In their article “The Trouble With Trusting AI to Interpret Police Body-Cam Video”, Dan Greene and Genevieve Patterson detail how a company, Axon, is using AI to interpret police body-cam video. When considering the usage of artificial intelligence in real-world applications, it is important to consider how this tool will be trained. Not just any data can be fed into the AI: the automated image-classification system can only learn from the data it is given. If there is incorrect or biased data, the result is an AI that will be incorrect and have a bias. If the dataset is incomplete, more problems can arise because there will be situations the AI hasn’t learned yet. All of this is further exacerbated by the mere fact that any AI system is error prone because it cannot be 100% accurate in all instances. The authors note that even if police know of these possible errors, “they might suffer from ‘automation bias,’ a tendency for people to accept a computer’s judgments over their own because of the perceived objectivity of machines.” Unfortunately, machines cannot be objective: they are created and maintained by humans, who have unconscious biases. In academia and research, AI experts deal with these problems by making their work open to the public, so it can be scrutinized by other experts and improved upon. Unfortunately, Axon and other companies have no obligation to do that. These kind of closed AI systems can further “rapidly degenerate” because mistakes that are not corrected can be used to train the system, further amplifying biases and creating unreliable results.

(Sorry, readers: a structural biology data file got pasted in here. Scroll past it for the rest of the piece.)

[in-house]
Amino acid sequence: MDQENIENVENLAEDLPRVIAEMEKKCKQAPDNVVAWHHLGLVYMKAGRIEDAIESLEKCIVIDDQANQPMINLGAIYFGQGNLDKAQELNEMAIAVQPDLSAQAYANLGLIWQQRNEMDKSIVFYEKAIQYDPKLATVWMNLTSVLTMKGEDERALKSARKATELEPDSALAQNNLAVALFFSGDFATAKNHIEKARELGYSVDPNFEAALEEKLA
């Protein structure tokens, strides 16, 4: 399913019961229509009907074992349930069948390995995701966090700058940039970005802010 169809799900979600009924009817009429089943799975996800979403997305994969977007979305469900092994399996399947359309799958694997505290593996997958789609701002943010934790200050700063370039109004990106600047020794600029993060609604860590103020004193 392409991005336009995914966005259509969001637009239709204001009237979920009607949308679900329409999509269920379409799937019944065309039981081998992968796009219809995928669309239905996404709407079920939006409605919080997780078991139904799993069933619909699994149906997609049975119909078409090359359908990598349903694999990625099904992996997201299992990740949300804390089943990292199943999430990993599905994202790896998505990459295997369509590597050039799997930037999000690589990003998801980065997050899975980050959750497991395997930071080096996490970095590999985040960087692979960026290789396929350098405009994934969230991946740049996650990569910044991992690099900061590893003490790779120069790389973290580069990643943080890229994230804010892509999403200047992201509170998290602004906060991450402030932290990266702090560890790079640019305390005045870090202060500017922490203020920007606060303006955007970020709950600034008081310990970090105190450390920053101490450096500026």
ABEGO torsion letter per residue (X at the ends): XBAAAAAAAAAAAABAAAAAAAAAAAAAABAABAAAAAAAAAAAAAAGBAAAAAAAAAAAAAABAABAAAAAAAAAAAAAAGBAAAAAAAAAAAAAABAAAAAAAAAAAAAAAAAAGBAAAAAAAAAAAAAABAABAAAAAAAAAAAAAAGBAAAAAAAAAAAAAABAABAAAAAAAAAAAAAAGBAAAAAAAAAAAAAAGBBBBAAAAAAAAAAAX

Essentially, it appears the body-cameras police wear are a black box: the camera provides input, and certain events may be flagged that can result in police action. Since this technology is proprietary, it causes issues of accountability and transparency. It is impossible to determine if the AI is making correct suggestions to police, or if police are taking actions guided by a malfunctioning AI. There are other implications of using AI-powered body-cams as well. Axon is actively developing facial recognition for the body-cams. This means in the not-so-distant future, these body-cams could identify people in public, then record the time and location they were spotted. The government would have access to a database with information on where and when they can find individuals of interest. On the other hand, when the facial recognition makes a mistake, it could lead police to arresting the wrong individual. If the technology remains proprietary and the police do not publish detailed records of how the technology impacts their decisions, the public would be faced against a surveillance system that lies outside of their control. Except, the government would not be in control of this system: the technology is Axon’s. Axon’s technology could lead to the arrests of innocent individuals, or worse. Axon could further increase their profits by selling information about people from their database to advertisers. In the event the database is leaked or hacked, people’s location information would be exposed. This information cannot be changed like a password or credit card; location information contains human behaviors and habits.